Heart LifeLine Alliance Symposium

Seventh Annual Heart LifeLine Alliance Symposium:
STEMI 2015: Art and Science

Attend this FREE seminar and lunch designed for:

  • ED physicians
  • EMS staff
  • nurses/nurse practitioners
  • physician assistants
  • medical directors
  • nursing administrators
  • hospital administrators

CNE and CME credit will be provided.

Friday, Oct. 23, 2015
8 a.m.–2 p.m.

Sheraton Westport Chalet Hotel
191 Westport Plaza
St. Louis, MO 63146

The symposium is FREE; but seating is limited. To reserve your place at the symposium, register below. Please call 314-996-5338 with any questions or concerns.

(MD, DO, RN, EMT-P, etc.)

Heart LifeLine AllianceSM

Heart LifeLine Alliance was developed in 2008 by the cardiologists at Missouri Baptist Medical Center in partnership with rural hospitals, medical helicopter and ambulance services.  In 2010, Missouri Baptist began a partnership with local emergency services to notify the Cath Lab of a patient's arrival so the lab can be prepared.  With one phone call, patients who are having an acute heart attack, known as ST-elevated myocardial infarctions (STEMI), are transferred by helicopter or ambulance to the 24/7 Cath Labs at Missouri Baptist where they can receive lifesaving treatment. 

Simply: People in outlying and rural communities deserve the same level of care available to people who live near a major medical center. Research suggests that opening up a heart-attack-causing blockage with an angioplasty balloon and a stent yields better results than clot-busting drugs. Proponents believe the approach reduces the long-term health affects of a heart attack and actually saves money in long-term care costs.

Since 2008, more than 500 patients have benefited from Heart LifeLine Alliance Program.

To learn more about our outstanding clinical outcomes, please contact our program coordinator, Annette Casey, RN, at 314-996-5600.

For more information on the Heart LifeLine Alliance Program, call 314-996-3627 or contact us online.

Patient Stories

Read about some of the people who have been helped through the Heart LifeLine Alliance.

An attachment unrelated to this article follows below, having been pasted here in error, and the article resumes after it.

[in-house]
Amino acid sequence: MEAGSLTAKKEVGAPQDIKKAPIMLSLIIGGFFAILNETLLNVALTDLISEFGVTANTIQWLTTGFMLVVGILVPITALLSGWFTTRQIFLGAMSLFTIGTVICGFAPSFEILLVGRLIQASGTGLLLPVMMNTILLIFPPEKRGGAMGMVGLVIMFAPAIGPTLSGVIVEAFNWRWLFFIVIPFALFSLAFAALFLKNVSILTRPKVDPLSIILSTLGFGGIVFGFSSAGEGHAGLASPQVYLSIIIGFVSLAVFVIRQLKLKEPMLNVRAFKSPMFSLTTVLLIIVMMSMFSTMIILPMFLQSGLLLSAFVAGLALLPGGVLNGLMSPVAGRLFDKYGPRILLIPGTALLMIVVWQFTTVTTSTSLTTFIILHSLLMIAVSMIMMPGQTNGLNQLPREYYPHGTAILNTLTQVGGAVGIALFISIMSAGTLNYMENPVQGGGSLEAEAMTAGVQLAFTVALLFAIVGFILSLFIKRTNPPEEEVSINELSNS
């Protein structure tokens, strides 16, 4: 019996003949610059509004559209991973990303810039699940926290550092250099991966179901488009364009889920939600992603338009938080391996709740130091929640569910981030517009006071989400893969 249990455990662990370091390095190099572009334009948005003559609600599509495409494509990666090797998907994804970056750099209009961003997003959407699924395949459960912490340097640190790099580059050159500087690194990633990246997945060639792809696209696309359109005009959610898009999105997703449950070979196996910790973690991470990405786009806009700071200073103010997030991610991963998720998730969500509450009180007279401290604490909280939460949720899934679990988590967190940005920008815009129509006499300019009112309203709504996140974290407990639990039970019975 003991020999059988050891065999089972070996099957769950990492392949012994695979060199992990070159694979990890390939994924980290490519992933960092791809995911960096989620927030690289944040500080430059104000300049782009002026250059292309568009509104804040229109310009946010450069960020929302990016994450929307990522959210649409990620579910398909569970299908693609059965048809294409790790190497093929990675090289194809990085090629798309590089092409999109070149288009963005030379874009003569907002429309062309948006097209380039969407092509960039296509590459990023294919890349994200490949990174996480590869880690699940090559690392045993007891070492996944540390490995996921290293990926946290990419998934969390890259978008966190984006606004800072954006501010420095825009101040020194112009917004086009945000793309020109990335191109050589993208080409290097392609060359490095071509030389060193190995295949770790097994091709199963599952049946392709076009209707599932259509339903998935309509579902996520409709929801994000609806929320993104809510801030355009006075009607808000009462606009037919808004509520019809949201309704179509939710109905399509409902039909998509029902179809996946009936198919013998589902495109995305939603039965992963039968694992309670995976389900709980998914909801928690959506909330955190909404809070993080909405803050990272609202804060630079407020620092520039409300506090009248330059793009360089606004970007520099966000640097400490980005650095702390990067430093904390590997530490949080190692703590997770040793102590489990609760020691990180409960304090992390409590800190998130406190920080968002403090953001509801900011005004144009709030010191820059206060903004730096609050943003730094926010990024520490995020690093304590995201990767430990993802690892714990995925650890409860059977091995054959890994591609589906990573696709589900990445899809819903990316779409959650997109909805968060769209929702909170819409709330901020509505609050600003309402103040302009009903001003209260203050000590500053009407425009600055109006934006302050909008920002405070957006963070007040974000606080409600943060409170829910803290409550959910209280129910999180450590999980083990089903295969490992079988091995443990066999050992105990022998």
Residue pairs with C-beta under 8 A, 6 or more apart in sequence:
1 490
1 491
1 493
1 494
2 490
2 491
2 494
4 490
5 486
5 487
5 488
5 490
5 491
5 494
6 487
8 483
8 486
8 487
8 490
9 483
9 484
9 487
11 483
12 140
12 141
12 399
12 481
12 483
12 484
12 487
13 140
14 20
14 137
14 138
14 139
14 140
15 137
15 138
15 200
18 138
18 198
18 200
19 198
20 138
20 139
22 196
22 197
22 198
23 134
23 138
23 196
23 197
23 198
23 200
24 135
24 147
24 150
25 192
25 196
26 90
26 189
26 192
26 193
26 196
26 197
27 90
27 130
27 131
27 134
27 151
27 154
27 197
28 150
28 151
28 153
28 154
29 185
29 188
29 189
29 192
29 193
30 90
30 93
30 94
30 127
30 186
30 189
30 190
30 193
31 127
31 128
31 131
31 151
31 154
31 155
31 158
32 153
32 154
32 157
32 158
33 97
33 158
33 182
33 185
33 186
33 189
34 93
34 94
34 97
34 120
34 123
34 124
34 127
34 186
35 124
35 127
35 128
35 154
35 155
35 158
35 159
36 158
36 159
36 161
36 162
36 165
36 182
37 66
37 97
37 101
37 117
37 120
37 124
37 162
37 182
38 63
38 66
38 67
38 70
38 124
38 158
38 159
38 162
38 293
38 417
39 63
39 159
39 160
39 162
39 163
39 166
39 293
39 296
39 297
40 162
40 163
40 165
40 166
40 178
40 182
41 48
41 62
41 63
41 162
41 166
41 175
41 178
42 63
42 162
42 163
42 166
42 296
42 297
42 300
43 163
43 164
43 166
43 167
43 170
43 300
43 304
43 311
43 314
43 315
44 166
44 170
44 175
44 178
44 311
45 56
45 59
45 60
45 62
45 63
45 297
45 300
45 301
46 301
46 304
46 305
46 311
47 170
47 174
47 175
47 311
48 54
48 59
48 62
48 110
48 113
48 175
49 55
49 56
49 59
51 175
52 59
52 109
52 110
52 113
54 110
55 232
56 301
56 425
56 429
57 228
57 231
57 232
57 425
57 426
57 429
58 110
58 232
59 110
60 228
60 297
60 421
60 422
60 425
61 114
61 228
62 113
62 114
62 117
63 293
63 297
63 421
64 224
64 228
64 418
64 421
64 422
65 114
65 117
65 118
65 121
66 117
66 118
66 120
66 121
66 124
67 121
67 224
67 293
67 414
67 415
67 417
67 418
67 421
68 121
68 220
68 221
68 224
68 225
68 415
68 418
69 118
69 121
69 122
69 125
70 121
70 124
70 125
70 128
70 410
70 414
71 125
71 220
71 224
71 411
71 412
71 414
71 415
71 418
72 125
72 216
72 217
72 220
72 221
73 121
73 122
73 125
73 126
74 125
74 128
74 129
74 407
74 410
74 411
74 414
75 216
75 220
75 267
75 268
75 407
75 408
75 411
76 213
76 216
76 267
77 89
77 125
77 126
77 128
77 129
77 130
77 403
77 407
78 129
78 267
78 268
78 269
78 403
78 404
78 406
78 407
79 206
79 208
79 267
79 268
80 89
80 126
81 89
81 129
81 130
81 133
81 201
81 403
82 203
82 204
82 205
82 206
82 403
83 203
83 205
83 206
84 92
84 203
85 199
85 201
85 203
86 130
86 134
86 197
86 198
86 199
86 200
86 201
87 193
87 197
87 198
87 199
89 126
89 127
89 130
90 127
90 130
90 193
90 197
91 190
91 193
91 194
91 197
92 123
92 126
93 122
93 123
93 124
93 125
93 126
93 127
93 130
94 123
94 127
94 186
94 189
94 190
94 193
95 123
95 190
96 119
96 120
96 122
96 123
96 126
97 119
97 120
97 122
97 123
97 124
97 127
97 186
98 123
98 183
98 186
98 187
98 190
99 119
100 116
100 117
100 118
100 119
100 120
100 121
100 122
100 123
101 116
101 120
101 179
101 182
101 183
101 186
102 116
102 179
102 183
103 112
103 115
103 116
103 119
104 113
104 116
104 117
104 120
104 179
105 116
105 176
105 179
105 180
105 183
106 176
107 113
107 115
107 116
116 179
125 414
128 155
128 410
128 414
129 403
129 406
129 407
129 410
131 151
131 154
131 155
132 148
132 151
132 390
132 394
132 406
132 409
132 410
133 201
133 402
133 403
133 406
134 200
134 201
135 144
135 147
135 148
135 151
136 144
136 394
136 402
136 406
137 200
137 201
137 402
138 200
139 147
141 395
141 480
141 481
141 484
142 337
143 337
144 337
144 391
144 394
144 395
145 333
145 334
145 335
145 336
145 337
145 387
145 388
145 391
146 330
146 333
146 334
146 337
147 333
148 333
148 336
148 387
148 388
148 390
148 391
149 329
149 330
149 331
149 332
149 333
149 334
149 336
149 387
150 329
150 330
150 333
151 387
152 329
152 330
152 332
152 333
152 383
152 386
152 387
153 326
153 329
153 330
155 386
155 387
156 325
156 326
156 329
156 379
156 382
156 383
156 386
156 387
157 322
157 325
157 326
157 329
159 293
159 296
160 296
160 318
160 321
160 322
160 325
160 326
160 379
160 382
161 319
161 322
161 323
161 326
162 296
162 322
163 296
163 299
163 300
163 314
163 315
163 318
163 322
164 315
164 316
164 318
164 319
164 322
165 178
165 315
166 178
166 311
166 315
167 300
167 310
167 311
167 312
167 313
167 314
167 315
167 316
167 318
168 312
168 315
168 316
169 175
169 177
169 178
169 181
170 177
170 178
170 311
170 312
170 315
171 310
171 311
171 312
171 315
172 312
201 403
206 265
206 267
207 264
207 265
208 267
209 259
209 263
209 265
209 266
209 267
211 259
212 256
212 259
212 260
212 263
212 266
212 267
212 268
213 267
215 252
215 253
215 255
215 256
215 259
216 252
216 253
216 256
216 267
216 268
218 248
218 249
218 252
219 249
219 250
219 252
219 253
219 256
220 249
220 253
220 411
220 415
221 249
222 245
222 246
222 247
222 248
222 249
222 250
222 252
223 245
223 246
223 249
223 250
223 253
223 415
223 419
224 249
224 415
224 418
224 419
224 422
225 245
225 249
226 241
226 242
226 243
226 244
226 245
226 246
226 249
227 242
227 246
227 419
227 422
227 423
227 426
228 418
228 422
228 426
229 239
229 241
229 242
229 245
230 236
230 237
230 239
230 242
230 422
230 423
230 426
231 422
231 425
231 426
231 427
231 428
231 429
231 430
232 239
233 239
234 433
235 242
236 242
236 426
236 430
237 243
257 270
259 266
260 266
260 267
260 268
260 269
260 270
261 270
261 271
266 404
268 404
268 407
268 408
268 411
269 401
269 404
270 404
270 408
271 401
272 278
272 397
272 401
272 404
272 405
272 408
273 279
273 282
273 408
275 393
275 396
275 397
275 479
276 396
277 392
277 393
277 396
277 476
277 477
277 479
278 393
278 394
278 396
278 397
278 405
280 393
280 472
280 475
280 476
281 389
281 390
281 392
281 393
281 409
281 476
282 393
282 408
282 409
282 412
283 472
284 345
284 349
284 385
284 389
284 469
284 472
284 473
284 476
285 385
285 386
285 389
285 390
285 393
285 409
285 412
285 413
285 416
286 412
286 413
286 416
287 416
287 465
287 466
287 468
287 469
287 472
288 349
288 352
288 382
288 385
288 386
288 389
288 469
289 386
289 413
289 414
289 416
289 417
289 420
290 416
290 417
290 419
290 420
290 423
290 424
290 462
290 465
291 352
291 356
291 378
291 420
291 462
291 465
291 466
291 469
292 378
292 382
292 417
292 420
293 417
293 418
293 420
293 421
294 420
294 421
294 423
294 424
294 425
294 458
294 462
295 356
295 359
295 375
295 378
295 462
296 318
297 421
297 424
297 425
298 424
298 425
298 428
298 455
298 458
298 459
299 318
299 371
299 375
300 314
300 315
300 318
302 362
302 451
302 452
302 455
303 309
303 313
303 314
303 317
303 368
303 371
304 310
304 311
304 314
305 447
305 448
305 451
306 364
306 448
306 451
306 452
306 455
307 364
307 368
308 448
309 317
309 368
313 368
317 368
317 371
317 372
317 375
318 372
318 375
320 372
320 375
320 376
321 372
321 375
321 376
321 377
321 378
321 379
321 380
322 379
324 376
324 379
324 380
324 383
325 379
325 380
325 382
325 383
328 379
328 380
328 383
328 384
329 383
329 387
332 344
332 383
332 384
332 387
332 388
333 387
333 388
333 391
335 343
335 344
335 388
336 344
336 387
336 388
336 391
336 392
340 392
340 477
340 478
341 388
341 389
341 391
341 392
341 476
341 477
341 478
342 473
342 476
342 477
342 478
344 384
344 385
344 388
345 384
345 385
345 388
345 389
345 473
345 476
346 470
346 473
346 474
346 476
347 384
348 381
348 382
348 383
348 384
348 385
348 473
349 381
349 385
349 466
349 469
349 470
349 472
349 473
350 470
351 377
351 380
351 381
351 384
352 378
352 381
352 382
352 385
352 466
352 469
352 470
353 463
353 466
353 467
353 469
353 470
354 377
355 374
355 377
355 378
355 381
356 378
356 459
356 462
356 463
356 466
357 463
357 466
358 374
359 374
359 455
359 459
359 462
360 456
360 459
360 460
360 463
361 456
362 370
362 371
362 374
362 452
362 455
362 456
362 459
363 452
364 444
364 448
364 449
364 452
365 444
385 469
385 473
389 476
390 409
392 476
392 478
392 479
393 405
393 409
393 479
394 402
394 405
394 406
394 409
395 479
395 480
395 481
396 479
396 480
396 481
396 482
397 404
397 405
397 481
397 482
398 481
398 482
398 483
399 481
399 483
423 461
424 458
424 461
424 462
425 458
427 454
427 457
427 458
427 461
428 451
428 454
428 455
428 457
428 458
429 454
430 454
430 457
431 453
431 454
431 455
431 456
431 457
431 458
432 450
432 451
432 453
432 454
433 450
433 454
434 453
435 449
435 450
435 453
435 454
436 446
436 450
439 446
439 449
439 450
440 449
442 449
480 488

Iron County, Missouri Woman Saved by Fast-Acting ER

On Tuesday, 77-year old Verna, mother of eight and wife who had just celebrated her second anniversary (second marriage, after being widowed), was working in her garden when she began to feel nauseous, clammy and experienced blurred vision. She couldn’t even see her cell phone numbers. She told her husband Wayne that she was going in the house.

After 10 to 15 minutes had passed, Wayne went into the house to check on her. She was covered with vomit and was lying down on the couch. Both thinking it was just an upset stomach, he went next door to the neighbor’s house to get some white soda. The neighbor didn’t have any white soda, but mentioned that it may be a heart attack. Verna had heard that heart attack symptoms were often arm and back pain.

“It never crossed my mind that I may be having a heart attack,” said Verna. “I thought I was going to pass out.”

When Wayne returned to the house, he called an ambulance. The representative told him it sounded like a heart attack. The ambulance arrived in approximately 20 minutes and took her to Iron County Hospital, a two-mile ride from their home.

“They wouldn’t let me in the room to see her,” said Wayne. While Verna was in the exam room, she told them that about a week prior to this incident she was experiencing heavy pressure on her chest, but no pain. It was difficult also to breath. This happened several times the week before.

The doctor told Wayne that they needed to transport Verna to Missouri Baptist Medical Center where she would be well cared for. They are both members of Air-Vac, so there was no anxiety about the method of transportation.

With one phone call to Missouri Baptist’s ER, Iron County Hospital activated the Heart LifeLine Alliance program. Verna was airlifted to Missouri Baptist Medical Center. She was one of the first patients to benefit from this program, which launched just in time to save her life.

Dr. John R. Groll, MD, cardiologist at Missouri Baptist Medical Center, told Verna that she had experienced a heart attack and that they were going to take care of it. Immediately Verna was taken to the Cath Lab for a coronary angioplasty with a stent to open the blocked vessel.

“I was never nervous,” said Verna. “Everyone seemed to know what they were doing.” After the procedure, she went to recovery and then to ICU where the doctor told her they were going to move her to a different room. “I asked him if I could move to my room at home,” said Verna. He told her “no,” but if all goes well, you’ll go home in three days.

On Wednesday, she felt fine and was on solid food. Wayne stayed by her bedside until 9 p.m. On Thursday, she was walking the halls morning and afternoon.

“I thought I had lost the first girl I ever dated, “ said Wayne Pewitt, Verna’s husband. They had celebrated their second anniversary on April 17, seven days prior to the heart attack. Childhood sweethearts, they both married other people and had families. Verna has five daughters and three sons. Her children live in Imperial, Salem, Springfield and Cape Girardeau, Missouri, as well as in Iowa and Arizona. Wayne lived in Florida for 54 years and has three children. Their spouses died leaving them widowed.

Someone told Vera about Wayne being lonely in Arizona. Her daughter in Imperial, Missouri called him. He visited her in Iron County and the rest is history. “It’s exciting that my wife is the first patient of this step-by-step care,” said Wayne. “The time factor saves lives. We’re happy that Missouri Baptist has this plan. It will help people.”

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